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FRIDAY, JULY 14, 2017

South Florida

"Providing News/Information and Connecting Florida’s Black Affluencers and Influencers"





for Life


Introducing Legacy South Florida's Top Black Educators of 2017



FRIDAY, JULY 14, 2017

Editor’s Note

Who's your favorite teacher? For me, several come to mind. But one graduate school professor at Florida A&M University stands out for introducing me to the

significance of documen�ng our history. His name is Dr. David H. Jackson Jr., a historian who is arguably the foremost expert on the life of prominent educator and orator Booker T. Washington. Jackson's guidance encouraged me not only to study African American history (which I was not afforded the opportunity while in undergrad at a predominantly white ins�tu�on), but to conduct research and contribute to the Body of Knowledge. Our Body of Knowledge. This is why this issue of Legacy is perhaps our most important—to acknowledge the unsung heroes teaching in South Florida classrooms, strategizing in administra�ve offices, and making the tough decisions in school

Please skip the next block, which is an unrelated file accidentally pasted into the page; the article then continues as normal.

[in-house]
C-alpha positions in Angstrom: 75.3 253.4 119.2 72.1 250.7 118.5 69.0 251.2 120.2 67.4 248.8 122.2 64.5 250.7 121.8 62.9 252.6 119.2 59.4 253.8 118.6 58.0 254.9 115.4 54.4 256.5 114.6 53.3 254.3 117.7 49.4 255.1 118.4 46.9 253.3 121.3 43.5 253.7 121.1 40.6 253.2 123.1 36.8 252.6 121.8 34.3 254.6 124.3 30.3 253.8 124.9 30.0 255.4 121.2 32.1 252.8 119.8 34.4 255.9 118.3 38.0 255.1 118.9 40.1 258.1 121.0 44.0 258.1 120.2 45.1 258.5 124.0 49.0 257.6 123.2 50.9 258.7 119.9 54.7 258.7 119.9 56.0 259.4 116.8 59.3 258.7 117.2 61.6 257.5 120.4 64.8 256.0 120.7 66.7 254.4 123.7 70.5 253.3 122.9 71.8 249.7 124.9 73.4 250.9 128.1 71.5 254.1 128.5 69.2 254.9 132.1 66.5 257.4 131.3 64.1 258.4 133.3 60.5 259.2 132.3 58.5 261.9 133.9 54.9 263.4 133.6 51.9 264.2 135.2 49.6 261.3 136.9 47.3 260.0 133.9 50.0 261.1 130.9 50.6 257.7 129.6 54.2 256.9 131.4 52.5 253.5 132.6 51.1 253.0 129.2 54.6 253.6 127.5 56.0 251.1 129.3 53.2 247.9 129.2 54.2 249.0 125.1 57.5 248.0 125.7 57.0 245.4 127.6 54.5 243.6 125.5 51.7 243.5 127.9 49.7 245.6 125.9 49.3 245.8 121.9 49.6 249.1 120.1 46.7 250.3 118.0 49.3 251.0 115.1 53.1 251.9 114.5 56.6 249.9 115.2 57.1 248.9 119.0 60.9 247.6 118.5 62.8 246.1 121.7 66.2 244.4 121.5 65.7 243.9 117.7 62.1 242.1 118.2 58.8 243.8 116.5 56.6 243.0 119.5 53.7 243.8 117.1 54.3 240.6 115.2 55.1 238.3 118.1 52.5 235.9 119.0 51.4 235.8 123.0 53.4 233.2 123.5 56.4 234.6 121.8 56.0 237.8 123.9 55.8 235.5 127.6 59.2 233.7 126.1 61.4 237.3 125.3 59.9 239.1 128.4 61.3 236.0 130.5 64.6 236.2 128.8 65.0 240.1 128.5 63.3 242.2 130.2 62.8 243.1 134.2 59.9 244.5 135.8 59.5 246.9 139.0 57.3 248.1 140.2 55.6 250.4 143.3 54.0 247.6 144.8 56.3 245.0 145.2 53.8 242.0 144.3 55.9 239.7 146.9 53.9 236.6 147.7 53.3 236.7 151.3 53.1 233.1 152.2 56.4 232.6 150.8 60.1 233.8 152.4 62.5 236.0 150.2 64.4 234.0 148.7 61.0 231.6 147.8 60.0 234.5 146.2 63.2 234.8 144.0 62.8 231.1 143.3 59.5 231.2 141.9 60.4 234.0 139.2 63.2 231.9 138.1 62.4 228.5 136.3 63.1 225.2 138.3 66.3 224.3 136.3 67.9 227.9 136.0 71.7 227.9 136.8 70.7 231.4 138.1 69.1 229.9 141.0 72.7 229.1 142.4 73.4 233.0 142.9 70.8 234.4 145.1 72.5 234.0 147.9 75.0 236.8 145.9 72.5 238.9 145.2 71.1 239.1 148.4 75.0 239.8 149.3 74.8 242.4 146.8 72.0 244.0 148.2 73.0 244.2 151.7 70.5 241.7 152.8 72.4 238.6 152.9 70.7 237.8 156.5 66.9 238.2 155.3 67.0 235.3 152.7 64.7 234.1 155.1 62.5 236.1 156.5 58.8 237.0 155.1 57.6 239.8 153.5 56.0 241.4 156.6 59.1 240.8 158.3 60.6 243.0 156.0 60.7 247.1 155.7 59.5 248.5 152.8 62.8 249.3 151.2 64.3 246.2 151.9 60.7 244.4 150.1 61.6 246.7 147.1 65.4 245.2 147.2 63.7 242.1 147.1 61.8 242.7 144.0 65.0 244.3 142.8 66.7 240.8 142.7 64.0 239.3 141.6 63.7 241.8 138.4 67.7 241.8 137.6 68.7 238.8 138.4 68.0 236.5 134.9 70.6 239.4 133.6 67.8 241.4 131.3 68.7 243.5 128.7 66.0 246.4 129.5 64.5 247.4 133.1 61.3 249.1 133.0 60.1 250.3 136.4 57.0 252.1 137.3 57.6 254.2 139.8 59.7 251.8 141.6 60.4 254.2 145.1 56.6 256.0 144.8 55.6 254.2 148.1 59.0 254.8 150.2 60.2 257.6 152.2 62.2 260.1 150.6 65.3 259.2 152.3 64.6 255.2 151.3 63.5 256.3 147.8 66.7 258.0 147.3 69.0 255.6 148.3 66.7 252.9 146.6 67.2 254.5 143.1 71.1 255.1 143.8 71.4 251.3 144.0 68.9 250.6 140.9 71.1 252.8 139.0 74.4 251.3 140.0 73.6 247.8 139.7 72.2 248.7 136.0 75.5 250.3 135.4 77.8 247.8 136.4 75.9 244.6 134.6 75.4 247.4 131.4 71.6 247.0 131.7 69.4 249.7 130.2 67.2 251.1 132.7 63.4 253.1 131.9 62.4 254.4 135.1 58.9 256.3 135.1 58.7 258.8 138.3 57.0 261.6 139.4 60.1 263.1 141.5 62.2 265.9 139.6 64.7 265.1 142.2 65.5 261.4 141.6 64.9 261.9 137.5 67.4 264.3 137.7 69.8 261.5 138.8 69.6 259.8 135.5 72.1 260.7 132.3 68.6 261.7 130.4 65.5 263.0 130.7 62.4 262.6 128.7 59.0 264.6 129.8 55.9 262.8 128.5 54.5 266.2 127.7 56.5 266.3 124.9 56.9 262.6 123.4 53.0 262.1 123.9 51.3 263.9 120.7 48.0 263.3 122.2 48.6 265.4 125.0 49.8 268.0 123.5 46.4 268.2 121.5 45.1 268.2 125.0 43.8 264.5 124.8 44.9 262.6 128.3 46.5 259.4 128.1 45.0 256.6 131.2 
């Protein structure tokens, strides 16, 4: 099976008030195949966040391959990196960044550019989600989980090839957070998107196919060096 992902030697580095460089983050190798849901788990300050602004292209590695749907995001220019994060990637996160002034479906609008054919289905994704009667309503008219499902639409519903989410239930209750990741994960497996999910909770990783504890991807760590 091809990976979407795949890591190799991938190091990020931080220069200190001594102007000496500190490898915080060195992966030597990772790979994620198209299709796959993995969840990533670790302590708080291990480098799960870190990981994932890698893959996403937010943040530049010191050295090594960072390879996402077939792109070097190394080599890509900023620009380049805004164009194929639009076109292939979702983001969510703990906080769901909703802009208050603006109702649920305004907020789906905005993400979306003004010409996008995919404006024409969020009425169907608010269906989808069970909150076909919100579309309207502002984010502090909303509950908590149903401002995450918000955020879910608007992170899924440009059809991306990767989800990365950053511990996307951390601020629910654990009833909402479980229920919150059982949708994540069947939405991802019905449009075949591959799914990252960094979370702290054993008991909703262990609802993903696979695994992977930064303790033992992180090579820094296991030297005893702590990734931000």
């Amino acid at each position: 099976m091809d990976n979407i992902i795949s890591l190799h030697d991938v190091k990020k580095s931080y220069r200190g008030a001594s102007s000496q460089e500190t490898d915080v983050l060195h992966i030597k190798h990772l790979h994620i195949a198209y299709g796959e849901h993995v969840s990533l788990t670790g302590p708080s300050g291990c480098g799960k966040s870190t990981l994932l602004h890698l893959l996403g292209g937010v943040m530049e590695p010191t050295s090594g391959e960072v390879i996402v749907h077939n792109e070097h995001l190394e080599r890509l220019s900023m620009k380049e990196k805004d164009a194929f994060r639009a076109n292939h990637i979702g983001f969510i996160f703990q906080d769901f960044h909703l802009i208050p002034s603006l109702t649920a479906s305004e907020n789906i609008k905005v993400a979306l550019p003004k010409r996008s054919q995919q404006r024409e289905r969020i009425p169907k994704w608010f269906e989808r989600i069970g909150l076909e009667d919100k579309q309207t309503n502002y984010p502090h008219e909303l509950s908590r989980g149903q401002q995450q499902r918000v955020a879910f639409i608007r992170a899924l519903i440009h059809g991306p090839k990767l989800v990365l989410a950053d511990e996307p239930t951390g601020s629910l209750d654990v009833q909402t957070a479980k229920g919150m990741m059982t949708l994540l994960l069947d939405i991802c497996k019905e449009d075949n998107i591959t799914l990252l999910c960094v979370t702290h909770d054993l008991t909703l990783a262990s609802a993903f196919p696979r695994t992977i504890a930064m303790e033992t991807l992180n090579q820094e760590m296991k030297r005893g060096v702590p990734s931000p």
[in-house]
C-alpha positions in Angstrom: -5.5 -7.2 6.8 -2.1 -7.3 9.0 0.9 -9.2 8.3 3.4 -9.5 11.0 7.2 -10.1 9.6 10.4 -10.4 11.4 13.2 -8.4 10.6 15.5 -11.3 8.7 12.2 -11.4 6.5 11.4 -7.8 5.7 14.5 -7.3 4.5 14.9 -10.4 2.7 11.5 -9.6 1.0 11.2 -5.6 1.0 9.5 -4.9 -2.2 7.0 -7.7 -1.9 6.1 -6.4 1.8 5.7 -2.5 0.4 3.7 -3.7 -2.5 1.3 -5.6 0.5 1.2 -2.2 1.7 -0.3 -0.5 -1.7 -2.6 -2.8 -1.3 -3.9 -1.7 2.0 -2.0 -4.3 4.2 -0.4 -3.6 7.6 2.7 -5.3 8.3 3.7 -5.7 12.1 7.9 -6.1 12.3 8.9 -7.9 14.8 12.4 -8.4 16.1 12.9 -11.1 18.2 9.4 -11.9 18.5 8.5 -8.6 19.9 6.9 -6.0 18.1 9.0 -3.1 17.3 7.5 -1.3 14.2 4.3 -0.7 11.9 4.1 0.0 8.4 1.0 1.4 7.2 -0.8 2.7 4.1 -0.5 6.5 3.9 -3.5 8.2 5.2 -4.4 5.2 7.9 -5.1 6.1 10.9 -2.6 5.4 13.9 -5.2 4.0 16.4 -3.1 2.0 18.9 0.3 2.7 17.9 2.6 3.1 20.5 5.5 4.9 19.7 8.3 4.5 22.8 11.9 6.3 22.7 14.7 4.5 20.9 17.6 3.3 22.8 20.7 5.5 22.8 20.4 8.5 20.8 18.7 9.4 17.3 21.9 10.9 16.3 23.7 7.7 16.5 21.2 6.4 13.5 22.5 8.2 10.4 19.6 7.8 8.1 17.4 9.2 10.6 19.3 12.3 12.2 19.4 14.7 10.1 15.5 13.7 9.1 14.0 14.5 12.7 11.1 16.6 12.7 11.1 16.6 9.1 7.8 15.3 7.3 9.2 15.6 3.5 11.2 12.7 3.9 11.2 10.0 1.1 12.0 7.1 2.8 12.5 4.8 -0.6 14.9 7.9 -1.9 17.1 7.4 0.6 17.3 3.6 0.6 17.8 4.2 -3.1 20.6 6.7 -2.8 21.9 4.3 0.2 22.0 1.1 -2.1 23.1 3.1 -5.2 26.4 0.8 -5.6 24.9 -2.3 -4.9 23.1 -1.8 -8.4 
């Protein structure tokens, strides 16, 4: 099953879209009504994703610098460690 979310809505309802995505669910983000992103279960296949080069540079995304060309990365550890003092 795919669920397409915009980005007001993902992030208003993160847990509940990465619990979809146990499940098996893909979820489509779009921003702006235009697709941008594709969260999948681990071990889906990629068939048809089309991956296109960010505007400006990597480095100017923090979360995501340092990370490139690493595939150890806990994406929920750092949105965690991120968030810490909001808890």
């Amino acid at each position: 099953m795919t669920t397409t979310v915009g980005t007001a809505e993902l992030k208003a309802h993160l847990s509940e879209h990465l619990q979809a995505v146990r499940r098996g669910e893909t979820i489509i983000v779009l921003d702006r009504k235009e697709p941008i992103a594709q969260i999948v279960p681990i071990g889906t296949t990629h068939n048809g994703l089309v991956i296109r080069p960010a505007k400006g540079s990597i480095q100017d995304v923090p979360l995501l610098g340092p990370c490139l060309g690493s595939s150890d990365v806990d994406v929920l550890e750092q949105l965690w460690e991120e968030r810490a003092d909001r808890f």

board mee�ngs. They all play an integral role in shaping the lives of our young people and our society.

My reward comes when my students graduate and actually land a job in their intended profession. It's the goal of all effective educators—to transform young men and women into successful professionals. Growing up in a household of educators, I witnessed the impact my mother and father had on thousands of public school students in our small north Florida community. And it rubbed off on